M. Andre Tardieu delivered the last of his Hyde lectures on "La France et les Alliances" last Friday afternoon in Sanders Theatre. The lecturer treated his subject, that of the relations between France and the United States, from three points of view, the literary, the commercial, and the political.
Literary sympathy, though not of course complete, is abundantly instanced by the many recent publications in both countries, and by international lectures, such as those by Professor Wendell and Professor Coolidge. The friendliness of trade relations, though somewhat hampered by protectionist legislation, has been greatly assured by the recent signing of a commercial treaty.
The political understanding between France and the United States M. Tardieu described as of the best, not only in general, but also as regards the more definite points of diplomatic controversy. The practical value of the Monroe Doctrine as hitherto applied and the desirability of United States control in Panama are now well recognized in France; and throughout the tangled European complications of the past decade France and the United States, to their mutual advantage, have countenanced and supported each other. M. Tardieu closed with the statement that the purpose of his lectures was to indicate the size and scope of the great part now being played by France in the affairs of Europe.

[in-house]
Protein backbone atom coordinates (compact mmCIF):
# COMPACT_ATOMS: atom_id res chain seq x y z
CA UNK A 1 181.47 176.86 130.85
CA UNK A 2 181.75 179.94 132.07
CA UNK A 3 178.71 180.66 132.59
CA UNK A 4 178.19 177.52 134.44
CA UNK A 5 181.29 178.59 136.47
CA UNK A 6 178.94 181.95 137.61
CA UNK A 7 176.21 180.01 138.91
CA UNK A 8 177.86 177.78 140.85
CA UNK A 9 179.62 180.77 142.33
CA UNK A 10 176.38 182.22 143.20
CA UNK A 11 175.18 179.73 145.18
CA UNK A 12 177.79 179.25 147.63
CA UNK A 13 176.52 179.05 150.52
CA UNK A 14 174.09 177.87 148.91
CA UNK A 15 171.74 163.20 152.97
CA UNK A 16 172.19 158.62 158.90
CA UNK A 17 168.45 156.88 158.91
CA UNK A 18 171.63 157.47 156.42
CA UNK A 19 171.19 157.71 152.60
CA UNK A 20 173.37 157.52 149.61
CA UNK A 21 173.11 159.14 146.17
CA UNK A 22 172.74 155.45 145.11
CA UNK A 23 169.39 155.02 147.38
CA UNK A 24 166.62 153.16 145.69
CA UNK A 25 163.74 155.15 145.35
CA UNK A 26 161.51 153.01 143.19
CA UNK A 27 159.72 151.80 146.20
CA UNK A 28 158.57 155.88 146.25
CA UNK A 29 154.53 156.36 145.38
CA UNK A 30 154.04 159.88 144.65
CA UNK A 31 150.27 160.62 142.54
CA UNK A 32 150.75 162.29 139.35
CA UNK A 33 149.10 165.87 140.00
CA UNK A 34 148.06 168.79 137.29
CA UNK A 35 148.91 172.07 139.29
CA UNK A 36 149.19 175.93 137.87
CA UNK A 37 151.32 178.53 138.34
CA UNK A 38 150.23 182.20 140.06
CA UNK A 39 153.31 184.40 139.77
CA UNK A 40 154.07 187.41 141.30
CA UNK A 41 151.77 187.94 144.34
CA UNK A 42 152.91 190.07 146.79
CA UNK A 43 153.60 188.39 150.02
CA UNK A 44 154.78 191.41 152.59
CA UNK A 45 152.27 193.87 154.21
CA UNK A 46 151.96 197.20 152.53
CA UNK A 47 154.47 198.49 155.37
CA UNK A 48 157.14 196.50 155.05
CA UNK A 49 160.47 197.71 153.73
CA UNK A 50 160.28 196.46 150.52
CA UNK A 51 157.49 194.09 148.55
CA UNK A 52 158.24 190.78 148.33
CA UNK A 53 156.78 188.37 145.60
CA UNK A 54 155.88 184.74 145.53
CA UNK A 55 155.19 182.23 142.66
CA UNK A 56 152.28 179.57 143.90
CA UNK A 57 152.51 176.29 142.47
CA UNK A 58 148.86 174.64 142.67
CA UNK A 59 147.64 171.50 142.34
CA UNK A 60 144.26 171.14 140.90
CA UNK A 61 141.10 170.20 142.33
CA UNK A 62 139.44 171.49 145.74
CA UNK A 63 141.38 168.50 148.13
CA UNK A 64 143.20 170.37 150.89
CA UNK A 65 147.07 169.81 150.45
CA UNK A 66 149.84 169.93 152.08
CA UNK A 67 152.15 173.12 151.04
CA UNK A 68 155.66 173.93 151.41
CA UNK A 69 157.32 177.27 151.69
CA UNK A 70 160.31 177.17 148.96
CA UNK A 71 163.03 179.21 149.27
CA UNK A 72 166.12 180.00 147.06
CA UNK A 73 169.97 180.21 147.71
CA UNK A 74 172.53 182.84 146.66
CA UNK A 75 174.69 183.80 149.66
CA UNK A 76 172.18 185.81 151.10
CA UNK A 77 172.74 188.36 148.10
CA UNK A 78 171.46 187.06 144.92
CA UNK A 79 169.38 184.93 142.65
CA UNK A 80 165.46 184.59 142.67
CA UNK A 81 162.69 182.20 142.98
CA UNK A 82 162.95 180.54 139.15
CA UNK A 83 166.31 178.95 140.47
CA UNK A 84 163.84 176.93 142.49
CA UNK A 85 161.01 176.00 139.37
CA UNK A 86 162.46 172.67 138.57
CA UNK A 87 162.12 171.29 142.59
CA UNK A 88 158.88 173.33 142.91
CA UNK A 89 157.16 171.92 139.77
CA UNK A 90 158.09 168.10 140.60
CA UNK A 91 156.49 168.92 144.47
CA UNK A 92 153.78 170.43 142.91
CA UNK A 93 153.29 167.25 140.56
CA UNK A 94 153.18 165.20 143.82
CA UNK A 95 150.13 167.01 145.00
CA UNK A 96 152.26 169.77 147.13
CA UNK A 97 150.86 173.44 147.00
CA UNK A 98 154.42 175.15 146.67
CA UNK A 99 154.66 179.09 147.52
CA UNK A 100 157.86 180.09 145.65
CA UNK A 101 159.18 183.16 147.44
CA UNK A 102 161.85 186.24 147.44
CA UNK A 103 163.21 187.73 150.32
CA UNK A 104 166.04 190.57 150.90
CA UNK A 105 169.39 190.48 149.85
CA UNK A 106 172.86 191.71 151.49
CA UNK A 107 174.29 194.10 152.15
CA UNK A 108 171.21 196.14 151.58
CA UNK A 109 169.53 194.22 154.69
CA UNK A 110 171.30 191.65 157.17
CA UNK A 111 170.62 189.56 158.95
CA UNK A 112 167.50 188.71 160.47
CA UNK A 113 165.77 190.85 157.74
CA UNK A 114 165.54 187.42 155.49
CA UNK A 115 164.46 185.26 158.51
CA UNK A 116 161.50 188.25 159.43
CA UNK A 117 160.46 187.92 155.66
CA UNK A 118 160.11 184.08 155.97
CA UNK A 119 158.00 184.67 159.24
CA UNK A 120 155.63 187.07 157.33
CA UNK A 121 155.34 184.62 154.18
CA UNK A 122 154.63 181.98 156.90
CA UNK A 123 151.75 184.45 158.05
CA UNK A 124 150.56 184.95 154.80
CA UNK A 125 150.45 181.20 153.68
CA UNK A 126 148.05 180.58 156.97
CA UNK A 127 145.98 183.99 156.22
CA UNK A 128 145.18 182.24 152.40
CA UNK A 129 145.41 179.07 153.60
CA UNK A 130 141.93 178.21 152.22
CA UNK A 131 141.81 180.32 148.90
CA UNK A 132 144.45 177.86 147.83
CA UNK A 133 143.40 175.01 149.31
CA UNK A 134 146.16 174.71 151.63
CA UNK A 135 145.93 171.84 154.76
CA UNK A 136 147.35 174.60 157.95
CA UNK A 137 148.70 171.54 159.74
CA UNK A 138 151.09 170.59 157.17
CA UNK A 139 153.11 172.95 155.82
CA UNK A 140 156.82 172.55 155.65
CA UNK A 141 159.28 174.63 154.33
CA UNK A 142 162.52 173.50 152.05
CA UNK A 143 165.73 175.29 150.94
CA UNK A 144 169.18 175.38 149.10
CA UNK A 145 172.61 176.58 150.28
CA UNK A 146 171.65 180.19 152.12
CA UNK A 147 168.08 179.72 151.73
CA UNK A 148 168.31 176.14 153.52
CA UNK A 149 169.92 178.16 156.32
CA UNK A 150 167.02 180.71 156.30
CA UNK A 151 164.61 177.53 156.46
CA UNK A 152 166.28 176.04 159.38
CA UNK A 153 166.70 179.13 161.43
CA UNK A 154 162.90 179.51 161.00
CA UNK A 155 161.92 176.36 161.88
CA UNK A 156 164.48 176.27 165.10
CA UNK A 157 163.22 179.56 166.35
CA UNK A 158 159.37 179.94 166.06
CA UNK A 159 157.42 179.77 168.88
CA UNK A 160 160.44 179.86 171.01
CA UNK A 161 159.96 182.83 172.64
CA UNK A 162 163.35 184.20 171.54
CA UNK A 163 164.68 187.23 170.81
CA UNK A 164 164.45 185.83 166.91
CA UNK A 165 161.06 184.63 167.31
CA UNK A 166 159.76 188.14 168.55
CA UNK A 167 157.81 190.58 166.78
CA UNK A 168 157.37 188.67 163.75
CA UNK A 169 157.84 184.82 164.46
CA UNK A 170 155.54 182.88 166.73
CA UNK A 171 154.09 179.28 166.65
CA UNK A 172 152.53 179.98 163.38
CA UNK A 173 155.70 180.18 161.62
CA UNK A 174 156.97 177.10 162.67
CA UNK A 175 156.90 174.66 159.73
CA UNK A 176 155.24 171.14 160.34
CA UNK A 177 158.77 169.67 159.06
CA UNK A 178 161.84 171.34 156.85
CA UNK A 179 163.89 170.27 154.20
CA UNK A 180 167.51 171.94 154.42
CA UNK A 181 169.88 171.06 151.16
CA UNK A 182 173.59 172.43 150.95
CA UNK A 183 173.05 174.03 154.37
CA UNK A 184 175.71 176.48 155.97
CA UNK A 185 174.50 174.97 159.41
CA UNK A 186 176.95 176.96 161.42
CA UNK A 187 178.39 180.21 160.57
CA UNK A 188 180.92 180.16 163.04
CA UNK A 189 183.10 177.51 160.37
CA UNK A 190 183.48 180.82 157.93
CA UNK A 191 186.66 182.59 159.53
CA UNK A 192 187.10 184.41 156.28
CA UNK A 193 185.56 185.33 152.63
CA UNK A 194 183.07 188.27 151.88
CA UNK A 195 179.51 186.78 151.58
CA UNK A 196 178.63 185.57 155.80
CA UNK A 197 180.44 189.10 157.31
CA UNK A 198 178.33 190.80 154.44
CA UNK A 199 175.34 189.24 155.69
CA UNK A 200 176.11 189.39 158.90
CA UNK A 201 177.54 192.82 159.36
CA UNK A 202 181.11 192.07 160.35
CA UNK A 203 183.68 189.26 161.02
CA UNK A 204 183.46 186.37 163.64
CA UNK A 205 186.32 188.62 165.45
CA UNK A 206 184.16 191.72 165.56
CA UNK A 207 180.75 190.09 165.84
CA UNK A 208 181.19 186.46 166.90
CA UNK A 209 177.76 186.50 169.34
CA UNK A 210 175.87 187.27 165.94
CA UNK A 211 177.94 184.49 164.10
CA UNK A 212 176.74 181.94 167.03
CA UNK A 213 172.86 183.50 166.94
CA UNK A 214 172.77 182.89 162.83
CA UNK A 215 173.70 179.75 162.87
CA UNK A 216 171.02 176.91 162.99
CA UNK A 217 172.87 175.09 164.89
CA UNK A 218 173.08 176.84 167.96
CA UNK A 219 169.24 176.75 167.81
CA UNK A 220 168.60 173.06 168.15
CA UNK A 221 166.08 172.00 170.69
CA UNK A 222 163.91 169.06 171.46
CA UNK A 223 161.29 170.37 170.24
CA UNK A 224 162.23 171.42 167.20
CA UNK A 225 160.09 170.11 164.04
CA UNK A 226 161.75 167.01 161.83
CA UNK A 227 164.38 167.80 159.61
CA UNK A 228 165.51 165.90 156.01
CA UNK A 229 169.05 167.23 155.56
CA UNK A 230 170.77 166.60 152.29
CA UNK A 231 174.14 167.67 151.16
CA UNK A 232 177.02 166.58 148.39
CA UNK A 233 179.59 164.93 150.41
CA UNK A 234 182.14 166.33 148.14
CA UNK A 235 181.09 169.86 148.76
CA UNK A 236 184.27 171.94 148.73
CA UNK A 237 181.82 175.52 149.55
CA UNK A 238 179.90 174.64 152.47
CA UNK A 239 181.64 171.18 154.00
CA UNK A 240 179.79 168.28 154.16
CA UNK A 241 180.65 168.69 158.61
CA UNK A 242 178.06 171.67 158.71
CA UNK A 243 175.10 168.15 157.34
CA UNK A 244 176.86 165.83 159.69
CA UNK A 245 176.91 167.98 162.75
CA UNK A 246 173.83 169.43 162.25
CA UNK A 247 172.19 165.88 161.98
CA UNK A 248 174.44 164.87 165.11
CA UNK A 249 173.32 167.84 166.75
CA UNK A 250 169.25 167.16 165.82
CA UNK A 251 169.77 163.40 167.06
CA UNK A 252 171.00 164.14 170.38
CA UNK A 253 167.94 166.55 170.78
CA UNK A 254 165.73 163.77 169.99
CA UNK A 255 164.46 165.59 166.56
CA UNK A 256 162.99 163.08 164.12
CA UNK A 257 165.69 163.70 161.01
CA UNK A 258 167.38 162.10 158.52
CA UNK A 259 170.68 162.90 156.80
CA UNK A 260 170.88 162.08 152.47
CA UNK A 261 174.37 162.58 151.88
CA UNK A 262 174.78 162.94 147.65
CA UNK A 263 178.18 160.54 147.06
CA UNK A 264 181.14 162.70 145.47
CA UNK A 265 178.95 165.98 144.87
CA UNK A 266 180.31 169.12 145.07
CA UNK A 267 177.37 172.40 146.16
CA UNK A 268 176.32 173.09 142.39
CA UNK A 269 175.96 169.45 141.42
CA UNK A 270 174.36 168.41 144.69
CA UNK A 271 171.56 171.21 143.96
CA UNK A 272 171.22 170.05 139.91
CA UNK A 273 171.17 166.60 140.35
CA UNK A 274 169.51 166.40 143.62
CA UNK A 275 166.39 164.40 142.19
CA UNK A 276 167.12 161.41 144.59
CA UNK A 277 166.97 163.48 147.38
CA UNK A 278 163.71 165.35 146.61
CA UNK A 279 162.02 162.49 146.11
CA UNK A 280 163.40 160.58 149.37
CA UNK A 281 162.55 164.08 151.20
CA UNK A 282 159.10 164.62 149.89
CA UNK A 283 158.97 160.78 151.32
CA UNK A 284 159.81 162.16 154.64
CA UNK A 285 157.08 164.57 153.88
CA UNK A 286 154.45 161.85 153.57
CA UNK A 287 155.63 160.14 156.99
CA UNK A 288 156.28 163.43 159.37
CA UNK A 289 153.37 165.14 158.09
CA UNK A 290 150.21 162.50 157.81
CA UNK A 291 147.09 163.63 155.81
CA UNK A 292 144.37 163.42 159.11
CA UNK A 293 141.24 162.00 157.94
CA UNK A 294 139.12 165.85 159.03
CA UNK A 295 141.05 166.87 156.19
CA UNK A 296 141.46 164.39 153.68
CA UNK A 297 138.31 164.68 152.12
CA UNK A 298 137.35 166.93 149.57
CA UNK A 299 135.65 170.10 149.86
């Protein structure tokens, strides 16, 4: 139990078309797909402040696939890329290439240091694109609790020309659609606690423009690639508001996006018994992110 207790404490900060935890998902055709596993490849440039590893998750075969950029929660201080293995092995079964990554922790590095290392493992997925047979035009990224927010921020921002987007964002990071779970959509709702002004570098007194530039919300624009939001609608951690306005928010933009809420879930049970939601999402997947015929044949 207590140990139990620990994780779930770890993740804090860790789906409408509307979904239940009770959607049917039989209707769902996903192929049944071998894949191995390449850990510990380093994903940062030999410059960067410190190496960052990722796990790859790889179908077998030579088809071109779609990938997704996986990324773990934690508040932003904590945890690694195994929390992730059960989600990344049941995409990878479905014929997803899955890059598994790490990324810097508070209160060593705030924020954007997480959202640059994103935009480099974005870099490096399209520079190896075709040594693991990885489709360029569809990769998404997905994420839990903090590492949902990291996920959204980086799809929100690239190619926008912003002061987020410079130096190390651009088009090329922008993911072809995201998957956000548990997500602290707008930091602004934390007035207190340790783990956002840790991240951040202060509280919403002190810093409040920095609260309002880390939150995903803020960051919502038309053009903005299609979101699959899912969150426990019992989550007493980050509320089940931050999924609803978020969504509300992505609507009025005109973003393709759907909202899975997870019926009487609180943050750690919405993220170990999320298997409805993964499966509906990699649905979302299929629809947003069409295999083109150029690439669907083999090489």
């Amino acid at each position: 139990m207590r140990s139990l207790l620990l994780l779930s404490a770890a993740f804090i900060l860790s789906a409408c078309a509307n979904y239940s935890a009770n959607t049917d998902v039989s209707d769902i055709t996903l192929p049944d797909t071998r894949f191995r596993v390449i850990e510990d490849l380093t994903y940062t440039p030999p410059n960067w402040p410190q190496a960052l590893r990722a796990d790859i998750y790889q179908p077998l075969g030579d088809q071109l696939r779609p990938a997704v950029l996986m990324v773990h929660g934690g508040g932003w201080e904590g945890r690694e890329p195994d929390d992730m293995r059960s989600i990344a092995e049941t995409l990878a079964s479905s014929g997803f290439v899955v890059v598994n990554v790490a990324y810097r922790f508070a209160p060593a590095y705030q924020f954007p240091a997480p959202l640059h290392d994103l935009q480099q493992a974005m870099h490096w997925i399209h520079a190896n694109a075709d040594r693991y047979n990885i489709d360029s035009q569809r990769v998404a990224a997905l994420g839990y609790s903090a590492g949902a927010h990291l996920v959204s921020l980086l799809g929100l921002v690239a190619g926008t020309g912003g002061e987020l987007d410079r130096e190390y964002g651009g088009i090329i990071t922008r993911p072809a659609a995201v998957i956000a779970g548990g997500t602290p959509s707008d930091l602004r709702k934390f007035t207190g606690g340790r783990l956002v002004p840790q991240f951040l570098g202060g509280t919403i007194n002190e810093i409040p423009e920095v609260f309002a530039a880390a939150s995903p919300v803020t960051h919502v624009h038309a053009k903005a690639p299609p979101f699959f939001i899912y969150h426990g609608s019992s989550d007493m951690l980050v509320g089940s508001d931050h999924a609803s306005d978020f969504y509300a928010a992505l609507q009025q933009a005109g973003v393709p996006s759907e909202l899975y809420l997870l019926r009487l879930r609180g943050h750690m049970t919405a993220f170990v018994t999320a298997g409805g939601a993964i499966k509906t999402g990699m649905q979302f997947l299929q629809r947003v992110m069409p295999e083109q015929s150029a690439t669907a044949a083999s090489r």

After the lecture a tea was given by the Cercle Francais in its rooms, in M. Tardieu's honor, at which he was presented with a medal. M. Tardieu left yesterday for Washington, where he will remain, with occasional visits to New York and other places, until March 12, when he expects to sail for France.